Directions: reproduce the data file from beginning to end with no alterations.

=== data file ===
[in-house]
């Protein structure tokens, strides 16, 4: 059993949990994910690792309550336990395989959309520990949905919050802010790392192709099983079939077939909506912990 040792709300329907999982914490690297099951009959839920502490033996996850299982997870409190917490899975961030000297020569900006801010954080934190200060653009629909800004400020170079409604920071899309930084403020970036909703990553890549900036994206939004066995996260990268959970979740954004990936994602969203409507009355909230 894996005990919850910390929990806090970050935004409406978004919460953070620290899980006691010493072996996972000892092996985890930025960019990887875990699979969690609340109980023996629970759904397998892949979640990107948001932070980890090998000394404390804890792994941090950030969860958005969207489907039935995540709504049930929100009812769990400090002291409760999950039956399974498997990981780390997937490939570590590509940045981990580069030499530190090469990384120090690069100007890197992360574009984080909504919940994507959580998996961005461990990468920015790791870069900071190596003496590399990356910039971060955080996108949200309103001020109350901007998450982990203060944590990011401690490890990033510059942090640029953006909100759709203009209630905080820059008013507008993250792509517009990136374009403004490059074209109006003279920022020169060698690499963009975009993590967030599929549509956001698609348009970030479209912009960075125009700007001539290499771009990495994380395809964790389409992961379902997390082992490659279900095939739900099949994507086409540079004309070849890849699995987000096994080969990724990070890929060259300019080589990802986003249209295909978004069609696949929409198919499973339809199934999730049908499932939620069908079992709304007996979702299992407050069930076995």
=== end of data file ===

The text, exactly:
[in-house]
């Protein structure tokens, strides 16, 4: 059993949990994910690792309550336990395989959309520990949905919050802010790392192709099983079939077939909506912990 040792709300329907999982914490690297099951009959839920502490033996996850299982997870409190917490899975961030000297020569900006801010954080934190200060653009629909800004400020170079409604920071899309930084403020970036909703990553890549900036994206939004066995996260990268959970979740954004990936994602969203409507009355909230 894996005990919850910390929990806090970050935004409406978004919460953070620290899980006691010493072996996972000892092996985890930025960019990887875990699979969690609340109980023996629970759904397998892949979640990107948001932070980890090998000394404390804890792994941090950030969860958005969207489907039935995540709504049930929100009812769990400090002291409760999950039956399974498997990981780390997937490939570590590509940045981990580069030499530190090469990384120090690069100007890197992360574009984080909504919940994507959580998996961005461990990468920015790791870069900071190596003496590399990356910039971060955080996108949200309103001020109350901007998450982990203060944590990011401690490890990033510059942090640029953006909100759709203009209630905080820059008013507008993250792509517009990136374009403004490059074209109006003279920022020169060698690499963009975009993590967030599929549509956001698609348009970030479209912009960075125009700007001539290499771009990495994380395809964790389409992961379902997390082992490659279900095939739900099949994507086409540079004309070849890849699995987000096994080969990724990070890929060259300019080589990802986003249209295909978004069609696949929409198919499973339809199934999730049908499932939620069908079992709304007996979702299992407050069930076995």